Speed-production location methods for reality television have contributed to the digital sweatshop.

One of the great things about this book is Caldwell’s up-to-date coverage of changes in production technology that have affected what he calls “industrial self-disclosure.”  He notes that terms are clearly needed to describe recent trends such as “migratory labor and churn, outsourcing’s bid culture, speed shooting and hyper-production, the digital sweatshop and the collapsed workflow caused by the ‘DI’ [digital intermediate].”

Characterizing the new digital post-production industrial economy as “Post-Fordist” (in contradistinction to studio-style assembly-line work), Caldwell notes, “The ever-increasing shrinkage of post-production and graphics workstations to a PC/desktop scale in the 1990s, for example, lowered the barriers for entry into the editing, animation and effects trades for many new workers.”  When Walter Murch, A.C.E., edited the Oscar-nominated feature film Cold Mountain on Final Cut Pro in 2003, Caldwell observed, “Newcomers celebrated this ‘liberation,’ while established companies anxiously tried to figure out how to deal with competitors who no longer necessarily needed expensive company infrastructure [offices, buildings, assistants] to pull off contracted work.”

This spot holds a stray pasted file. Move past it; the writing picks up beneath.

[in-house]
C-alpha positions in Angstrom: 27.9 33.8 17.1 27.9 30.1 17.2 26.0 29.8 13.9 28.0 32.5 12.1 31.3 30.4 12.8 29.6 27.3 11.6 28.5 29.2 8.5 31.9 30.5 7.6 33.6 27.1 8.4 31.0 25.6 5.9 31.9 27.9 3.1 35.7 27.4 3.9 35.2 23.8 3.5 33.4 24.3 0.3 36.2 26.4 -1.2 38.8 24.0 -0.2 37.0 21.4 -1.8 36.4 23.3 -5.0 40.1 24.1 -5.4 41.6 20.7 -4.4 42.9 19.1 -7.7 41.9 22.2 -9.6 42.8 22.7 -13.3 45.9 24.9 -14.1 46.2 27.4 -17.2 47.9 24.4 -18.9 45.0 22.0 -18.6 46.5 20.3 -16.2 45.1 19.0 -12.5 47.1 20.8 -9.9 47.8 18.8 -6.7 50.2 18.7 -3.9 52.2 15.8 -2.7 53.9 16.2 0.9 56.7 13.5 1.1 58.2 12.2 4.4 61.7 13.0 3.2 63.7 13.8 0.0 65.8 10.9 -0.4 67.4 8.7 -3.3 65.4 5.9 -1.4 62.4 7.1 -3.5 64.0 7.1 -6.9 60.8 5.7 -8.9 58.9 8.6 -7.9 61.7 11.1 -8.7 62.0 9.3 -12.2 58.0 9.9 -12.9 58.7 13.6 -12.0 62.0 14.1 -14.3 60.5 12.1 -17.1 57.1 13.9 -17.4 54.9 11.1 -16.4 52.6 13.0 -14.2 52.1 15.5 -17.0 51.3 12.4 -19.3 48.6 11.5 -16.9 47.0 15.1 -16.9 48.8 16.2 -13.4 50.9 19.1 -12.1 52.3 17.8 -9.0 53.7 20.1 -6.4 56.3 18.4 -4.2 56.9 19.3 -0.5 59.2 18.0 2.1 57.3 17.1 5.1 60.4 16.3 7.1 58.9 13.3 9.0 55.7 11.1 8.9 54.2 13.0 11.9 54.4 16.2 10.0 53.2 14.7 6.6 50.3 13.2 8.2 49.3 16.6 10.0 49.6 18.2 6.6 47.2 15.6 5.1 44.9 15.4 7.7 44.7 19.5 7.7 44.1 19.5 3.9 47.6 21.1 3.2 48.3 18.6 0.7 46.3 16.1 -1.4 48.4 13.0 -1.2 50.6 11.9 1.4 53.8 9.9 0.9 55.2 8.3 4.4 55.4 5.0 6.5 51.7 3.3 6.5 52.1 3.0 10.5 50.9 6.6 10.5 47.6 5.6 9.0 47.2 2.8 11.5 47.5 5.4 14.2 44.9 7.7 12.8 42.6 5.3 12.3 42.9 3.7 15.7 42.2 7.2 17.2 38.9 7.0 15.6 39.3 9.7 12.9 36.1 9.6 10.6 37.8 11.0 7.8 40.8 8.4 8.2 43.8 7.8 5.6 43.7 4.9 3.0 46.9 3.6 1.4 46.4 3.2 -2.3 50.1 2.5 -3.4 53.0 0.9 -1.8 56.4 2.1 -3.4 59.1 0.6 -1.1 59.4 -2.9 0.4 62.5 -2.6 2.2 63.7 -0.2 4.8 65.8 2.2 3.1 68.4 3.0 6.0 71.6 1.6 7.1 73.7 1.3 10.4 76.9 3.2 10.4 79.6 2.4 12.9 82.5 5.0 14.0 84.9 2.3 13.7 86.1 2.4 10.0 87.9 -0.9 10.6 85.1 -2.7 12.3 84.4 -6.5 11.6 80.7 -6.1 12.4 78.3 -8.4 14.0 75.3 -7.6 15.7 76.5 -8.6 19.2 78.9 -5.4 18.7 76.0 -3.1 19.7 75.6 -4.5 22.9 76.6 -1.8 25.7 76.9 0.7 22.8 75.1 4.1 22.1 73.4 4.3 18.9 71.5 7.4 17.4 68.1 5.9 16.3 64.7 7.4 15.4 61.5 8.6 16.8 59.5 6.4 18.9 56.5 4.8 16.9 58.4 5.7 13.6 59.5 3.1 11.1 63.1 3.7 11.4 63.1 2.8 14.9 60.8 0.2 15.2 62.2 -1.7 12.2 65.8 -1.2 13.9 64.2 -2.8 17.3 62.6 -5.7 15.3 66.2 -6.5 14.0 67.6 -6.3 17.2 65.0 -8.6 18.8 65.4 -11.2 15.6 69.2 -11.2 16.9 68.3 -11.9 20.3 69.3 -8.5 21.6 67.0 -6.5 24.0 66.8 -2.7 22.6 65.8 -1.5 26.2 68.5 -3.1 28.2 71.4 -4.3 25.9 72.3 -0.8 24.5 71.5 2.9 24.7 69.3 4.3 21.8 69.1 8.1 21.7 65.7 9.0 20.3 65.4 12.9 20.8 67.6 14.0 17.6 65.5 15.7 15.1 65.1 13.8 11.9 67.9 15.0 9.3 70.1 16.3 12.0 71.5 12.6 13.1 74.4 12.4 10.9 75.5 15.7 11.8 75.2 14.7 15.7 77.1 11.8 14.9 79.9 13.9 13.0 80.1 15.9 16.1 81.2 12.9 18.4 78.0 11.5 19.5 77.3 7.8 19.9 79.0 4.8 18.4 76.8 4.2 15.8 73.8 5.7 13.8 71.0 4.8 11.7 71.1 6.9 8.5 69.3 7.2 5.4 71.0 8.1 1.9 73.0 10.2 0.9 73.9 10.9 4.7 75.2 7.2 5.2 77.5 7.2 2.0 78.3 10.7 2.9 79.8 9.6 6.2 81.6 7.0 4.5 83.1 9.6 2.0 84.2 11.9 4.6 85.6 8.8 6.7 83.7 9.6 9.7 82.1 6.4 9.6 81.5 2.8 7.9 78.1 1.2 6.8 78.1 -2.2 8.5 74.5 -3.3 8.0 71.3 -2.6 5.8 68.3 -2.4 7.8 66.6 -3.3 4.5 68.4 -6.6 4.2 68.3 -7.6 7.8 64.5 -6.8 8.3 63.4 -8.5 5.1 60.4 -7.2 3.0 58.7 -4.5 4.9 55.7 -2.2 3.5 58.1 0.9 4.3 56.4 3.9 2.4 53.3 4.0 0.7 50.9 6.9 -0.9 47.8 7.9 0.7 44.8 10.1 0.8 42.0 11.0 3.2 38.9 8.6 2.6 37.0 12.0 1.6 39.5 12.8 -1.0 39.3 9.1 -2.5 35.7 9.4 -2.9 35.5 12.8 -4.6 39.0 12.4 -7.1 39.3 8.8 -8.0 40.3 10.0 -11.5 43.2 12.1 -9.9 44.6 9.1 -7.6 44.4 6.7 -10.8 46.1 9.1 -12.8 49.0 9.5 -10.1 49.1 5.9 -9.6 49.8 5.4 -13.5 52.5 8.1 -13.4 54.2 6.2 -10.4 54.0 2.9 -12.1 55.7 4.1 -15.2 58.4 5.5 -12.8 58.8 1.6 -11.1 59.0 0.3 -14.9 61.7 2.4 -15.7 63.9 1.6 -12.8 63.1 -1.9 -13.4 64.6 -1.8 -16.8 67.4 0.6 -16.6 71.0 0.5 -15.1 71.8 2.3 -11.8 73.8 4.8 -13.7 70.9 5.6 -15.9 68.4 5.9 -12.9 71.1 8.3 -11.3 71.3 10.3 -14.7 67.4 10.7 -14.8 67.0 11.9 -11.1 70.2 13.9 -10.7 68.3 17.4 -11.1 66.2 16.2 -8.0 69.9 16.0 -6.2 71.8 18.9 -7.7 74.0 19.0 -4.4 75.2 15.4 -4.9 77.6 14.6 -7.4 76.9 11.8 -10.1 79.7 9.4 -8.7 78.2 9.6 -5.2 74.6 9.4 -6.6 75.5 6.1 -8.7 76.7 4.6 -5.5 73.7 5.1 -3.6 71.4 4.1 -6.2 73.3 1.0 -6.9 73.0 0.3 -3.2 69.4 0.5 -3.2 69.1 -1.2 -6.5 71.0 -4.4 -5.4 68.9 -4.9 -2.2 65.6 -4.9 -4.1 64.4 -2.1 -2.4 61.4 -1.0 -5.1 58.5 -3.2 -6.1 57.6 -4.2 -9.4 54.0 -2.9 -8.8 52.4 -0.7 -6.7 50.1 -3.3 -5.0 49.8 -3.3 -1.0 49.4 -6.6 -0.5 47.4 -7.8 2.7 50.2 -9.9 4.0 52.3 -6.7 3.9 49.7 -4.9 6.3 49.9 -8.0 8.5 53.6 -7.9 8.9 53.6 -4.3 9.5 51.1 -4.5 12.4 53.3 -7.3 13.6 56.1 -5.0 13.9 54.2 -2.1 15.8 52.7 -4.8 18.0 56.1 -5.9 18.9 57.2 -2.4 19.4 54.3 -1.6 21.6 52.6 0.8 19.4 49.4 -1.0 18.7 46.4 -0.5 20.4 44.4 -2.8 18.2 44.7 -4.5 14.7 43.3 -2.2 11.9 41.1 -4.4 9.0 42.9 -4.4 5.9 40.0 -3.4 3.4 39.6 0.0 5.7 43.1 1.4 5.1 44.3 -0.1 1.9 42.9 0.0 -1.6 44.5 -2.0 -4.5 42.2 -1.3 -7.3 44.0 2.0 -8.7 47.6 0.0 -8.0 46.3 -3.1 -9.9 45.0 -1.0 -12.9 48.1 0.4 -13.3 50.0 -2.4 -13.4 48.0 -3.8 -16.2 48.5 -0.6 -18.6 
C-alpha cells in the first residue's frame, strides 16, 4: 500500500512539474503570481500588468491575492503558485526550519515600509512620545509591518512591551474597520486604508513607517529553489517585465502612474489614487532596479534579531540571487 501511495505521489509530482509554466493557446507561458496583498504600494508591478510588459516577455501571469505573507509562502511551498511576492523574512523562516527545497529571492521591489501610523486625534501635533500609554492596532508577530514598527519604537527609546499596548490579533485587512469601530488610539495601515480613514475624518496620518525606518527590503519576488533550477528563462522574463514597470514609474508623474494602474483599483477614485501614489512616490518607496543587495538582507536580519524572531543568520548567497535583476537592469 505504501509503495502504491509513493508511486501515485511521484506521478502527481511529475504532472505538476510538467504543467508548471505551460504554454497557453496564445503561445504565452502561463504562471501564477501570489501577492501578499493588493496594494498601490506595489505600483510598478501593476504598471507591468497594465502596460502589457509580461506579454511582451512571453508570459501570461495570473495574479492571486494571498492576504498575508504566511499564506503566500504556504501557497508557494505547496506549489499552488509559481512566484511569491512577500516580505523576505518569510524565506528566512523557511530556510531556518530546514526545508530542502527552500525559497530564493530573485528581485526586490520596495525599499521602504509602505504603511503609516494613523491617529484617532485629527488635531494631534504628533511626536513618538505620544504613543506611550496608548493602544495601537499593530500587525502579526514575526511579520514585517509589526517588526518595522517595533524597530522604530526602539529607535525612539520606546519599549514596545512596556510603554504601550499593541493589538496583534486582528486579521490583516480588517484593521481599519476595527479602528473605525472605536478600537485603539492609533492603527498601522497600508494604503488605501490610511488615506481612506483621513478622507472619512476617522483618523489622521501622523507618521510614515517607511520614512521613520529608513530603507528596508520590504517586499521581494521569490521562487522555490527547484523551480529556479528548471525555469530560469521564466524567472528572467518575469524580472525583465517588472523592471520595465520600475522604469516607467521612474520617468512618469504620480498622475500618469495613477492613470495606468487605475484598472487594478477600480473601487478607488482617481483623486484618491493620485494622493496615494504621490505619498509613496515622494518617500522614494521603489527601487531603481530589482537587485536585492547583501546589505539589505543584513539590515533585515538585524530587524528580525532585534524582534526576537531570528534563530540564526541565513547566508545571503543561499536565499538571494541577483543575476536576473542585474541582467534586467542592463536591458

This trend has also contributed to the formation of the digital sweatshop as well as industry downsizing.  “Editing and post-production houses contribute to the sweatshop reputation,” writes Caldwell.  “But they do so in ways that differ from those of the digital effect and animation houses.  By shrinking the editing task to desktop scale, Mac and personal computer-based post-production workstations today allow and encourage the user to cross all sorts of previously sacred and well-guarded trade boundaries.  Avid or Final Cut Pro editors today do not just cut shots together but also mix sound, cut dialogue, design and incorporate special effects, and maintain the engineering and technical quality of the image and sound they are cutting.”